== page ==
Funny how jobs and careers seem to have trends that shift after every few years. A decade ago, nursing was the top career choice, then after several years the call center industry became the sunshine industry, who knows which industry will be the next one to get its fame and fortune? What happens to those who opted to take courses for industries that are now not that lucrative anymore or already overpopulated?
The Commission on Higher Education or CHED is focusing its efforts to provide a good match between jobs and employees. But how can they do that effectively? They are in the process of developing and distributing a survey for 2006-2010 college graduates that will help indicate future trends of preferred careers of students and the available market for their services. What if we have too many doctors and not too many jobs available? What if demand was so little but we have a huge supply of accounting talents or lawyers? Or what if we have a huge demand for IT services but not enough graduates to fill the need? In both cases, the results would be a big negative.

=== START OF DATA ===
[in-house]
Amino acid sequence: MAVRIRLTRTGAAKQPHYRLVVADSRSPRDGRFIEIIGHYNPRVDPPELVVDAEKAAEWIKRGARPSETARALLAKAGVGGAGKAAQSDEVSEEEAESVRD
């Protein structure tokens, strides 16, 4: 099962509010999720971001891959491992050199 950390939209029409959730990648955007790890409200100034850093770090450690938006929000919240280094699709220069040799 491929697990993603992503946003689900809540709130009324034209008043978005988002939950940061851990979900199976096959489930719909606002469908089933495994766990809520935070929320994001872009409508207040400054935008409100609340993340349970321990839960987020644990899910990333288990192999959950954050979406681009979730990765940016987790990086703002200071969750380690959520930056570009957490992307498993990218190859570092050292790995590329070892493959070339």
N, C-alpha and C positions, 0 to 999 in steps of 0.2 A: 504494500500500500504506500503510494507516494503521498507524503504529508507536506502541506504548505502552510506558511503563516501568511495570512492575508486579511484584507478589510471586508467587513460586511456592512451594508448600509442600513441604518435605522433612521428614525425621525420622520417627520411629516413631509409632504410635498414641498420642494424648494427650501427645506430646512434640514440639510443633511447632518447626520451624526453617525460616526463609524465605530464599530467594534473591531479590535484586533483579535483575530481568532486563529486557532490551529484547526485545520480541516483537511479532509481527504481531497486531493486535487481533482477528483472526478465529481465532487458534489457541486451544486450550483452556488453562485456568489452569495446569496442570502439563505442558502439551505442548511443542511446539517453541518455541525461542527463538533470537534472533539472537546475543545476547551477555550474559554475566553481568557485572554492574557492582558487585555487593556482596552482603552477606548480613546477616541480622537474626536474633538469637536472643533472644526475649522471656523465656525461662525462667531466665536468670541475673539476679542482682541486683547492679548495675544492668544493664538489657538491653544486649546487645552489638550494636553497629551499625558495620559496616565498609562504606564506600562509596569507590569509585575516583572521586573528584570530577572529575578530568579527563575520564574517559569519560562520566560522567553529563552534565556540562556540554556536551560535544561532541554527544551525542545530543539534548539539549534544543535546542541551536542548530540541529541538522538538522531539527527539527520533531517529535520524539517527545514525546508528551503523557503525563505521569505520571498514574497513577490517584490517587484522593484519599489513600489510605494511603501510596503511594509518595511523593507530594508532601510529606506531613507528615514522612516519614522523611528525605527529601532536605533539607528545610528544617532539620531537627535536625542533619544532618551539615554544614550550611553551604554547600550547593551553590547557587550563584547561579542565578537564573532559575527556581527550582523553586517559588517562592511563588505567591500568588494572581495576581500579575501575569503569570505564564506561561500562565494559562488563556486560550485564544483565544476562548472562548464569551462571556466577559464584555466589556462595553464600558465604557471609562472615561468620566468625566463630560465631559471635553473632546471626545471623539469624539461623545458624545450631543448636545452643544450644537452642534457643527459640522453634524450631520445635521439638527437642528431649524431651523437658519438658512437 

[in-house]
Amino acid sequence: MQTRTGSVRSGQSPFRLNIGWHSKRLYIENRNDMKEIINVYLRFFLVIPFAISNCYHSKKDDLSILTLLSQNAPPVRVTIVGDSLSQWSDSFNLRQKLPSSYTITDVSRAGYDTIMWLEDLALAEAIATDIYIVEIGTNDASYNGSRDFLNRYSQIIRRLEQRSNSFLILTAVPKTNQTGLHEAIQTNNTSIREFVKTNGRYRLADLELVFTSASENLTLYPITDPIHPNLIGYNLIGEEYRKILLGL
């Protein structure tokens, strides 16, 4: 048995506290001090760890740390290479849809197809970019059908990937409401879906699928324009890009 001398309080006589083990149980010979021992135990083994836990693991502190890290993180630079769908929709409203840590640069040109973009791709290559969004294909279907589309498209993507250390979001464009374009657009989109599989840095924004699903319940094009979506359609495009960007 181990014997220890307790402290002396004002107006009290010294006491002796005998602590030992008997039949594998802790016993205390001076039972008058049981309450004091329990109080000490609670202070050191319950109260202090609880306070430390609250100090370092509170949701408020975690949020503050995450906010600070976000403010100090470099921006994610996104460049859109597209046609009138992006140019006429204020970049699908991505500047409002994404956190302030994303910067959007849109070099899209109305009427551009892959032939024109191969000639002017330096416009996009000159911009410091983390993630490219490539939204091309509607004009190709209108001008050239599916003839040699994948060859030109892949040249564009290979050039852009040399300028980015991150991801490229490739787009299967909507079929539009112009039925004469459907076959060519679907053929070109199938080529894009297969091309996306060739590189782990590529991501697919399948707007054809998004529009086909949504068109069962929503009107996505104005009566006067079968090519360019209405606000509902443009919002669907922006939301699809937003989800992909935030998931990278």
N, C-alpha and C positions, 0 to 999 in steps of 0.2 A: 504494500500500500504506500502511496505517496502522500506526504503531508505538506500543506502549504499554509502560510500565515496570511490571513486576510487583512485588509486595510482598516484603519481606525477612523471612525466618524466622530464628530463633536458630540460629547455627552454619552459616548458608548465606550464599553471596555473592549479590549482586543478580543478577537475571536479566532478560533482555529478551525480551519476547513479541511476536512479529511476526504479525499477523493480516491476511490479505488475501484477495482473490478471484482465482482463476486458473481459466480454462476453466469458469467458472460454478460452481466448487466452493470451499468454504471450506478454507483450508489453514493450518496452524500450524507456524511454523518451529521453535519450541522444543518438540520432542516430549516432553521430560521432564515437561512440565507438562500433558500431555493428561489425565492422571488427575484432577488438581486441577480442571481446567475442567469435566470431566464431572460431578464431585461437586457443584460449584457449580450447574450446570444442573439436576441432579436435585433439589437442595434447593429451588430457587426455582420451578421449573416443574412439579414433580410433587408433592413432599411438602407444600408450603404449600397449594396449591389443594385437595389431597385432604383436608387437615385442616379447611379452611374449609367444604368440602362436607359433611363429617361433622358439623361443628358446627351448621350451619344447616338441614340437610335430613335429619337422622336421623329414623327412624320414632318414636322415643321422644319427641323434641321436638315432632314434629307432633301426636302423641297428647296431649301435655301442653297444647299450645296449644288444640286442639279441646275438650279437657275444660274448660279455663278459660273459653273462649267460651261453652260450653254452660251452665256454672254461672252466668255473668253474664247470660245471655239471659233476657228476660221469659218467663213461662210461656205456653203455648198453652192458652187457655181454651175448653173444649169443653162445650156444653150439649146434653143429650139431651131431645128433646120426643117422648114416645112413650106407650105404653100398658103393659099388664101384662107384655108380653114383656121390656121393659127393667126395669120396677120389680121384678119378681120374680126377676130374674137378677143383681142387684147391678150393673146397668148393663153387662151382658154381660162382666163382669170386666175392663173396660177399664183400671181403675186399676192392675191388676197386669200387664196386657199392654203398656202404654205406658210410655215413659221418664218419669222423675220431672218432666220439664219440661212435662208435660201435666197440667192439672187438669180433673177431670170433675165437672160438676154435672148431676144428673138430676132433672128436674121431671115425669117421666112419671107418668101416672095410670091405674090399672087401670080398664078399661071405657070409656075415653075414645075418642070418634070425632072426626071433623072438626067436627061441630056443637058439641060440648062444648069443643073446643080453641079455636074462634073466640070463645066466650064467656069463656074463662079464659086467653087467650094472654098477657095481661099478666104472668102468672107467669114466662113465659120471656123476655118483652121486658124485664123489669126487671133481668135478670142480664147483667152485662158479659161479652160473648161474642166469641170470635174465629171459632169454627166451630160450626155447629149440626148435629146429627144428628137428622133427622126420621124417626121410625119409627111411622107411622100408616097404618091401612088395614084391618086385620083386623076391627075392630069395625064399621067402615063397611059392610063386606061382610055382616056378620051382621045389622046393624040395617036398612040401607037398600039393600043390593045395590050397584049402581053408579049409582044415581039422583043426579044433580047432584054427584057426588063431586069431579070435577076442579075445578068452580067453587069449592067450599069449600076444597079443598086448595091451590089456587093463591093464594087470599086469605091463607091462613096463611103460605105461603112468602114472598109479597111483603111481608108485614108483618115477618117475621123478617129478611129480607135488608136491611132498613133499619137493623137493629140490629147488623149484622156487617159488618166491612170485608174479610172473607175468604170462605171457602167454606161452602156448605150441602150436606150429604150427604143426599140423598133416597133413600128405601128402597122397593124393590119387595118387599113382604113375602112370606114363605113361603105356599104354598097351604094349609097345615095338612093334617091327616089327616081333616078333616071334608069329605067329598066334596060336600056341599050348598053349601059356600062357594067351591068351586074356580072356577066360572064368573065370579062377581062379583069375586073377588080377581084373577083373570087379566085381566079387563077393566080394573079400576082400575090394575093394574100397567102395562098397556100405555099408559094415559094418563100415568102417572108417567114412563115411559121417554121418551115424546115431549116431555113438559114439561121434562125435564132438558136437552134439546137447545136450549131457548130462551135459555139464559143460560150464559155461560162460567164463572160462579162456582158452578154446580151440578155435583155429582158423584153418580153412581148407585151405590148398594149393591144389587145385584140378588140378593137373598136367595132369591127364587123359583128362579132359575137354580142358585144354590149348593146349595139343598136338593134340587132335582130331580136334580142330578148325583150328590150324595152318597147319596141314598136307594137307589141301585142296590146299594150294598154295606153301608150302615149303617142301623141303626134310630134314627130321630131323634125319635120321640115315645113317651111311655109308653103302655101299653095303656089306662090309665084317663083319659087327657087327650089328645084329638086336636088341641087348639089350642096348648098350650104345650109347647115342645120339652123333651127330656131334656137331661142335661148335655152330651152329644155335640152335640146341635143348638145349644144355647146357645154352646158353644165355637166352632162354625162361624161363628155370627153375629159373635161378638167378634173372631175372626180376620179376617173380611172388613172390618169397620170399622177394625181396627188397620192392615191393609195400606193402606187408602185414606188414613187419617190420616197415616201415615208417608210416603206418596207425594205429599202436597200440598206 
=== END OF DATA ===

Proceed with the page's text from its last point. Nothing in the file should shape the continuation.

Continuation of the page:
So the first step is for CHED to accomplish a NATIONAL GRADUATE TRACER STUDY with a target survey respondents of 58,000 to get a good sampling. Here is where we can all help, encourage friends and relatives who are College graduates of 2006 to 2010 to acconplish a 10-minute online survey. Just tell them to click on this link http://www.knowledgecommunity.ph and answer the survey, For more information about the survey, please refer to, and “like” as well, their facebook page at https://www.facebook.com/PhilippineGraduateTracerStudy20062010.
If you have kids who will be entering college soon and they can’t decide what course to take, here is a list of industries that will be needing manpower and may be offering better income than the others.
National Graduate Tracer Study 2012
Agriculture, Forestry, Fisheries Architecture and Town Planning
Business Administration and Related Education Science and Teacher Training
Engineering and Technology
Fine and Applied Arts
Law and Jurisprudence
Mass Communication and Documentation
Medical and Allied
Religion and Theology
Social and Behavioral Sciences
Trade, Craft and Industrial